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containers at port of los angeles

FILE PHOTO: Containers are seen on a shipping dock in the Port of Los Angeles, California, U.S., April 16, 2020. REUTERS/Lucy Nicholson/File Photo

FMC Continues to Check Off Items On Its Ocean Shipping Reform Act To-Do List

Mike Schuler
Total Views: 712
August 11, 2022

The U.S. Federal Maritime Commission is continuing to implement its to-do list from the recently enacted Ocean Shipping Reform Act.

The OSRA was signed into law by President Biden in June and gives the FMC the greater authority to regulate container shipping. The law contains a laundry list of provisions that the agency must complete, included with timelines, intended to help solve challenges in the nation’s supply chains.

The most immediate deadline was initiating and completing a rulemaking on unreasonable refusal to deal or negotiate on vessel space accommodations. For this, the FMC says it is on track to have a Final Rule in effect by its deadline in December.

Another item requires the FMC issue a request for public comments on a potential temporary emergency order that would force ocean common carriers and marine terminal operators (MTOs) to share certain information, such as cargo throughput and availability info, directly with shippers, truckers, and railroads.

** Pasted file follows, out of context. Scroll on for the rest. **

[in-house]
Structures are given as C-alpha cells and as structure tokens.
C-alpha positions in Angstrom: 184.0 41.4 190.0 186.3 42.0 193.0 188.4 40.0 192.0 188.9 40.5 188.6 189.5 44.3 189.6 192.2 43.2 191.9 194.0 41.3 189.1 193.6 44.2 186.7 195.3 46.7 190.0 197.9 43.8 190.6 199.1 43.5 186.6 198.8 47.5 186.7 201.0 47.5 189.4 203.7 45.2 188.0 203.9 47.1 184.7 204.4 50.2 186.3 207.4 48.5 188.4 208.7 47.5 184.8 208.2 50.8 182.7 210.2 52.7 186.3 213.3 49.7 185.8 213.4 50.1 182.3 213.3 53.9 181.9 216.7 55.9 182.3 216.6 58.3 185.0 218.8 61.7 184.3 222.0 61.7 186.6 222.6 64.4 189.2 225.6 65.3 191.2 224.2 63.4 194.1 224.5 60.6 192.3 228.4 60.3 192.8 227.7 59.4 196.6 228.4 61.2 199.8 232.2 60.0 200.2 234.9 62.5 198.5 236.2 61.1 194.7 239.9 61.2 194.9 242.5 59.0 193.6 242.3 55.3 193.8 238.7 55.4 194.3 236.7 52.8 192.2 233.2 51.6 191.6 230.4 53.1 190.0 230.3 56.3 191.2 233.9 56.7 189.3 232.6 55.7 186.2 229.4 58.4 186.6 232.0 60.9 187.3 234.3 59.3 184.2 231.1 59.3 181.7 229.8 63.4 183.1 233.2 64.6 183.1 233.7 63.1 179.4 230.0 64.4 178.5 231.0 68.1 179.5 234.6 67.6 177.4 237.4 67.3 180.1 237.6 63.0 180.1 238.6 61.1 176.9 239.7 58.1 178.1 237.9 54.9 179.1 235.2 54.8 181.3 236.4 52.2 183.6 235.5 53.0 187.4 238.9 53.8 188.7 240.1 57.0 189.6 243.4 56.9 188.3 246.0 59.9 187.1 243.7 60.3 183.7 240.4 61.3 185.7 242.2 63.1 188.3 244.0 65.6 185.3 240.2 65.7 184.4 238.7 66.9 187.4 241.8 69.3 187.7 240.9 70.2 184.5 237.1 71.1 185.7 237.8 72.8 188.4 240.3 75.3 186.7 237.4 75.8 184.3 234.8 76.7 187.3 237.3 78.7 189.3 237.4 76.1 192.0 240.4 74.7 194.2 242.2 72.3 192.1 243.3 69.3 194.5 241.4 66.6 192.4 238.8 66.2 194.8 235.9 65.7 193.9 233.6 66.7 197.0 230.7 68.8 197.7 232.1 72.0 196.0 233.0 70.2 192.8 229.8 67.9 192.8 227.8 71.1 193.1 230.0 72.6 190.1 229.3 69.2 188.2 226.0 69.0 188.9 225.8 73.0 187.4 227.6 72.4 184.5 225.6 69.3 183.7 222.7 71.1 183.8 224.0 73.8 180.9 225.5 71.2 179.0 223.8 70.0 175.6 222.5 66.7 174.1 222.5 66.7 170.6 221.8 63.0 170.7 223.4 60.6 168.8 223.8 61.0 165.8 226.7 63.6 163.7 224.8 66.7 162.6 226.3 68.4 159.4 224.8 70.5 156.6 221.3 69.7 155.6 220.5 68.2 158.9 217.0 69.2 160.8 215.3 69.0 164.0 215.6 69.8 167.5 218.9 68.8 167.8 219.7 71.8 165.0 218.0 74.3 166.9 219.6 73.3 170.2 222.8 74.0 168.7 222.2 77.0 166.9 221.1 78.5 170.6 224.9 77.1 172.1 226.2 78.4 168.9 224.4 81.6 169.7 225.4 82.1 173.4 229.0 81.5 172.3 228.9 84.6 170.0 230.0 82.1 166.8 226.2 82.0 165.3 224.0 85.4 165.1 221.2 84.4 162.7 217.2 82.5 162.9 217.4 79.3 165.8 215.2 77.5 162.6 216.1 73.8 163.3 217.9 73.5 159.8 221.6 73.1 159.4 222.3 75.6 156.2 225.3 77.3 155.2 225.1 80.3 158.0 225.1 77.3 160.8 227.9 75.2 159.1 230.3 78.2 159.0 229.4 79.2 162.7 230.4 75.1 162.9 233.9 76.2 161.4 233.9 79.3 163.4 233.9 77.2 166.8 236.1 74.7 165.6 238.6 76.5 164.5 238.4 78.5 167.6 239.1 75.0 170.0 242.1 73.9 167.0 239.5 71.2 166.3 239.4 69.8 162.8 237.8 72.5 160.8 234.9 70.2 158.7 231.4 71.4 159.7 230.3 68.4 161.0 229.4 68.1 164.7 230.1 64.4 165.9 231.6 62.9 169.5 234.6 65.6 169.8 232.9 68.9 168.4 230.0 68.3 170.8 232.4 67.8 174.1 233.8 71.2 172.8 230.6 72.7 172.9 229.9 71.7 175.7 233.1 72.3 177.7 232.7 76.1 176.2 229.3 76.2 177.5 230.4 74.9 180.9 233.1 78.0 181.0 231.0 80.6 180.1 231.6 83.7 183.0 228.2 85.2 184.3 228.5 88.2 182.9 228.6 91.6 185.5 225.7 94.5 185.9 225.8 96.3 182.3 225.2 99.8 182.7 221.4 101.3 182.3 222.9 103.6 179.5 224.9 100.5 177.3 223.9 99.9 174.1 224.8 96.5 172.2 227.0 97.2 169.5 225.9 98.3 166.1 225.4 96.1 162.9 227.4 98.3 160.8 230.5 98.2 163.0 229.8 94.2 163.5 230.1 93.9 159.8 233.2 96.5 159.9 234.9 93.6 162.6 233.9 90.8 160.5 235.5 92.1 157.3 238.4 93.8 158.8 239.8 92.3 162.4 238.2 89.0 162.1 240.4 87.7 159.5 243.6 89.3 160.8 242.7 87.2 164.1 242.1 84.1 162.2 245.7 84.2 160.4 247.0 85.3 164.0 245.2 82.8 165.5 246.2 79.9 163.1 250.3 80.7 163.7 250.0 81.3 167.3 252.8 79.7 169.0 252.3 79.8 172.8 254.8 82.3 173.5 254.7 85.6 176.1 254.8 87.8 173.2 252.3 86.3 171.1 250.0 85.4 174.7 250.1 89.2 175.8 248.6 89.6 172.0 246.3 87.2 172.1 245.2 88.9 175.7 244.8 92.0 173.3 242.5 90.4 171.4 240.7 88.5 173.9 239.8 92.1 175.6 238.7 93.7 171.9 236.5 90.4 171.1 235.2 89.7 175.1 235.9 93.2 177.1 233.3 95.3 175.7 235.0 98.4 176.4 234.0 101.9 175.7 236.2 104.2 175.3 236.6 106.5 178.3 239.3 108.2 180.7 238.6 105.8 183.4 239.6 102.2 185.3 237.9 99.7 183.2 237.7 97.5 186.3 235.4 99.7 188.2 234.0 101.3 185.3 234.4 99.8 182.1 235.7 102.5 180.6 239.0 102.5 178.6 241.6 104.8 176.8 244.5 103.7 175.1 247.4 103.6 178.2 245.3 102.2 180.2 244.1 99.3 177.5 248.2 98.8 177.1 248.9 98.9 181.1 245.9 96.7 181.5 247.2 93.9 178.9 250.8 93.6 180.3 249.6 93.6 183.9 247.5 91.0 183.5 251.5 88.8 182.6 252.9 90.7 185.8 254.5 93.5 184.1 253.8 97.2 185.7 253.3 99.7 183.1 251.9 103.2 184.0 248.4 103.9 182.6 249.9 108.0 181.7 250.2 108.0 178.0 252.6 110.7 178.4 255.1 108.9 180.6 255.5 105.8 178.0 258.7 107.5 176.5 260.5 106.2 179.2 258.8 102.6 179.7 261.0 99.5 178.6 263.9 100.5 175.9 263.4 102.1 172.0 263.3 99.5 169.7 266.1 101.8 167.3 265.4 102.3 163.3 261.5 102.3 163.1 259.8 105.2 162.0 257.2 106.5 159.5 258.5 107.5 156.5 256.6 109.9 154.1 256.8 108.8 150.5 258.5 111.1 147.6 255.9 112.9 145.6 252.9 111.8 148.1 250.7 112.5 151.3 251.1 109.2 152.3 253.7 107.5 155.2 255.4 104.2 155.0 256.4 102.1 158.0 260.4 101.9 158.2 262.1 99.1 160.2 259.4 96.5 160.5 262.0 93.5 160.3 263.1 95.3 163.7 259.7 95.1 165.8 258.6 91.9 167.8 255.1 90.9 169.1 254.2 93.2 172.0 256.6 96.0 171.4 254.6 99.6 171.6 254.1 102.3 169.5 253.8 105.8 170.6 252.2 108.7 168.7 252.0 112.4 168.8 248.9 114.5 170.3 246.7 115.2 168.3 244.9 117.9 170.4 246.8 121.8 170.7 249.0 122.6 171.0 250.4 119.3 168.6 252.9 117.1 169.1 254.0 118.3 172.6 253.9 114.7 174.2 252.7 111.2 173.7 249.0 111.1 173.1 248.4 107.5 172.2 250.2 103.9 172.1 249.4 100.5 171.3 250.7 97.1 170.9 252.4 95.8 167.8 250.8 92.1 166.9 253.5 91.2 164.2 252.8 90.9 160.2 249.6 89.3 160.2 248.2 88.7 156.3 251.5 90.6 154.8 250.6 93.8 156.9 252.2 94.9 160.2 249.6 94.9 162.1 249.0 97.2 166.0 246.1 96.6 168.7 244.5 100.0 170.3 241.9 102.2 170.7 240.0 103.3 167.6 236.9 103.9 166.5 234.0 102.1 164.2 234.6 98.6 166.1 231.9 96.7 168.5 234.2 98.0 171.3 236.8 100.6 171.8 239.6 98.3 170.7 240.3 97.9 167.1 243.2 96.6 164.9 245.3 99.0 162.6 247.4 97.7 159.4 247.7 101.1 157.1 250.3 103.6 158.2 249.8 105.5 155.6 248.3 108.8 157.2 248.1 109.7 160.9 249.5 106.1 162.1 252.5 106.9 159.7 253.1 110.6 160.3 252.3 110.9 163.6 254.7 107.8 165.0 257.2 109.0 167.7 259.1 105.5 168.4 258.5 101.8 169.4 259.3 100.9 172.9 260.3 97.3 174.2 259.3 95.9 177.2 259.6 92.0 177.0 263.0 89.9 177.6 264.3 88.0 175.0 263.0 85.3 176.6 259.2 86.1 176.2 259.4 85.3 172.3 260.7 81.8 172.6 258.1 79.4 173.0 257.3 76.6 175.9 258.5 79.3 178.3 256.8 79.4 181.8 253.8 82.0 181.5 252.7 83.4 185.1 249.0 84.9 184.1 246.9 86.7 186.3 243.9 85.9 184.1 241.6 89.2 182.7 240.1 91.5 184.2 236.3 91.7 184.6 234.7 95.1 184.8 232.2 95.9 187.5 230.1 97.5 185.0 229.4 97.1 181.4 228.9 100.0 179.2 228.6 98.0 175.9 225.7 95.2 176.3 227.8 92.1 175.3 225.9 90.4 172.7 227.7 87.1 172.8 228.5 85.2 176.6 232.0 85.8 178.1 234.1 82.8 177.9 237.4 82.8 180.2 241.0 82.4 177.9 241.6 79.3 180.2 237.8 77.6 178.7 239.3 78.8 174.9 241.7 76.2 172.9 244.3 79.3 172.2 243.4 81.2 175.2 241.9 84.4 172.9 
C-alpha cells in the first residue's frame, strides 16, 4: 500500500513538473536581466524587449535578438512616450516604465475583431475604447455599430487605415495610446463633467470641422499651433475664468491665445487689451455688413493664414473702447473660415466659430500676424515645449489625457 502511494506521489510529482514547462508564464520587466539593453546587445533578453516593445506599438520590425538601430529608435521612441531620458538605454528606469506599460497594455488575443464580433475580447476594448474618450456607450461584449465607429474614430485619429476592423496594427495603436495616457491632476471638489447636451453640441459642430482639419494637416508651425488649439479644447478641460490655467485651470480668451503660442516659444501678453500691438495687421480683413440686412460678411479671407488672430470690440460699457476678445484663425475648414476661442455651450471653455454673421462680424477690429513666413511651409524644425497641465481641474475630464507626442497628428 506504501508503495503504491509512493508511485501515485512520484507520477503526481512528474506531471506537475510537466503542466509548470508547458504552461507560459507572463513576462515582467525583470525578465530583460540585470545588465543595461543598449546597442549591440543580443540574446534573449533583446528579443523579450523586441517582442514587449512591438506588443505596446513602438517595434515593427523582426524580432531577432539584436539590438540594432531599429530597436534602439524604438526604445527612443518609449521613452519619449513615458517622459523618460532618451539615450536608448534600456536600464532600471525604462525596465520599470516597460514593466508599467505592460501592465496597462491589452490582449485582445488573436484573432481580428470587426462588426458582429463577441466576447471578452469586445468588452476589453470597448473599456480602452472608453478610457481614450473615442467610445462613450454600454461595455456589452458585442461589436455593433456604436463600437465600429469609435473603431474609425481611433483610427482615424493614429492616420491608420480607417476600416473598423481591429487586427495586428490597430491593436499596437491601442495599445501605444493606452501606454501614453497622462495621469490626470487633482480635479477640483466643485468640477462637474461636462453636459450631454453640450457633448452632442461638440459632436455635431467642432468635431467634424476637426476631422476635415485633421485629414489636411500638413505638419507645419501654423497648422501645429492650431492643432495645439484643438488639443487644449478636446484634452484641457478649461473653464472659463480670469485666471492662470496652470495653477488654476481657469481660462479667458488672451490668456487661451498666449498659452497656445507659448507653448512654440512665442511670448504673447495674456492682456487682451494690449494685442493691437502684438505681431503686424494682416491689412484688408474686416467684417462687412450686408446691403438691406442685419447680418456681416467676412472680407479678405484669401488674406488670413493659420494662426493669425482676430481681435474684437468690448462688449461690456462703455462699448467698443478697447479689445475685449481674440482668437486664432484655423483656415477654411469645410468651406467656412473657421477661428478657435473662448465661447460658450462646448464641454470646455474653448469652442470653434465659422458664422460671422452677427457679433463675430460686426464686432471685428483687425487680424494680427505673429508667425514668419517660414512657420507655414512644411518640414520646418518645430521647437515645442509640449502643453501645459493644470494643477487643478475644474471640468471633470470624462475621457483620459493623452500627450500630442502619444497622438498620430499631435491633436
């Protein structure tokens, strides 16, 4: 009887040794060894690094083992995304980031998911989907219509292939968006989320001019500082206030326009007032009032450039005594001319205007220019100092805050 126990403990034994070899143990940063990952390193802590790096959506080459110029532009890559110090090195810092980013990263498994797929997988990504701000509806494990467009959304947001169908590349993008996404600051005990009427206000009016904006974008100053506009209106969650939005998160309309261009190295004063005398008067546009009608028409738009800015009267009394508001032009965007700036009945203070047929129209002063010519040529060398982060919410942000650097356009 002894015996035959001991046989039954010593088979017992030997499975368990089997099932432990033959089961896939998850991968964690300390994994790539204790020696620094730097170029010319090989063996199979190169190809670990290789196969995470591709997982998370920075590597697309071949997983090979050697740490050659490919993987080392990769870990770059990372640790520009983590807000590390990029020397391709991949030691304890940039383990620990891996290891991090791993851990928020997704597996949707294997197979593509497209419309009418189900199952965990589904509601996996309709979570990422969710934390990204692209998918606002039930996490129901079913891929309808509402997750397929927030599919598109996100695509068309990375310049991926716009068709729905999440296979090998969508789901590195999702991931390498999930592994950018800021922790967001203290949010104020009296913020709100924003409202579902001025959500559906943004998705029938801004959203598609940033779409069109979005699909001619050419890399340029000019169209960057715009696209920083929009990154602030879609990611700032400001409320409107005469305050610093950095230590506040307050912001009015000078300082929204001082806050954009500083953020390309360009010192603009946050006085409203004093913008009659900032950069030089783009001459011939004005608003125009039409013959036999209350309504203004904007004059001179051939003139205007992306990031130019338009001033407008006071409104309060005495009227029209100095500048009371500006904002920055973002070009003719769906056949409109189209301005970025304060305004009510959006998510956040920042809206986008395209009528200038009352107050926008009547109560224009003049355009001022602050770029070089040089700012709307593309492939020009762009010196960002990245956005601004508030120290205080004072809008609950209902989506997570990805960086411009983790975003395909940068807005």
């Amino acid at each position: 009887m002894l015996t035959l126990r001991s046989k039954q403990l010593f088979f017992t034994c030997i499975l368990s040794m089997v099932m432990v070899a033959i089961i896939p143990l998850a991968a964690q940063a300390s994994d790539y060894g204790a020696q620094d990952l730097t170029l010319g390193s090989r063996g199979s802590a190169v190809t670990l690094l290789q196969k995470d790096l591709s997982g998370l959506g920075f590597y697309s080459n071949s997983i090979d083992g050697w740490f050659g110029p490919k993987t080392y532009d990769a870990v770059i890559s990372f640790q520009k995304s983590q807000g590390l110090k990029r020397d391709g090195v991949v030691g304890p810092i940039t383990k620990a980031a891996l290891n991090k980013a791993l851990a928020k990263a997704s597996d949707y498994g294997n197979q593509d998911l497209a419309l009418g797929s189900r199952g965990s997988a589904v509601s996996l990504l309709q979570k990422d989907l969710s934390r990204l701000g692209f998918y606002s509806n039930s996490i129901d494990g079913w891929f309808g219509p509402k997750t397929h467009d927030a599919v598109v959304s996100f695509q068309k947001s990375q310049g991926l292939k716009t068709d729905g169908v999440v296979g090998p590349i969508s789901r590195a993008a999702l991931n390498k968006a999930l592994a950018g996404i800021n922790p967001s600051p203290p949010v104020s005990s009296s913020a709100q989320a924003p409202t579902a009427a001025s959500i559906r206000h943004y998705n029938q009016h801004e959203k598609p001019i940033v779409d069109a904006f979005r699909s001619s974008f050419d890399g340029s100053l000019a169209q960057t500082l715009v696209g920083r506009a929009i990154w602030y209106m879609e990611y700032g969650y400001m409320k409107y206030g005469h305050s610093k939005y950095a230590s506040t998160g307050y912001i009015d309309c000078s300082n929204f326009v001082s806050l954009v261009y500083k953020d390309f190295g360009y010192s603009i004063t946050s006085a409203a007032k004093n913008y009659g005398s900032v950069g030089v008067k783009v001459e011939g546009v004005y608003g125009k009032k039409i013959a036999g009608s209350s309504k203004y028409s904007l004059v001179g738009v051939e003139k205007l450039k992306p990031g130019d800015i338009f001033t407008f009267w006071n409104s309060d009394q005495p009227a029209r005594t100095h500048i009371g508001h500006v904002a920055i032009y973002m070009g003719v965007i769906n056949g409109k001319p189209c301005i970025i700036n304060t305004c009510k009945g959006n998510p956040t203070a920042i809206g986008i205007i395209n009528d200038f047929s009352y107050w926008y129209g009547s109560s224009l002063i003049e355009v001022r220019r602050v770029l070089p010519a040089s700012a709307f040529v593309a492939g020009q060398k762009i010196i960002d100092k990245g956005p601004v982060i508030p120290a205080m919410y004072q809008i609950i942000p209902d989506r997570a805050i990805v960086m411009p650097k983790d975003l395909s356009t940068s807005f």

With that in mind, the FMC is formally seeking public comment about whether ongoing supply chain congestion has warranted such an action.

The FMC’s request, submitted to the Federal Register on Thursday, asks three questions: first, has congestion created an emergency situation of a magnitude such that there exists a substantial, adverse effect on the competitiveness and reliability of the international ocean transportation supply system; second, would an emergency order issued by the Commission alleviate the emergency situation; and third, what would be the appropriate scope of an emergency order issued by the Commission?

Such an emergency order, if issued by unanimous vote of the Commission, would remain in effect for no longer than 60 days, though the FMC could renew it again by unanimous vote. Also, the FMC’s authority to issue emergency orders terminates 18-months after the June 16, 2022 enactment of OSRA, so December 2023.

The public now has 30 days to submit comment.

Other items on the FMC’s to-do list, which it has completed so far, include:

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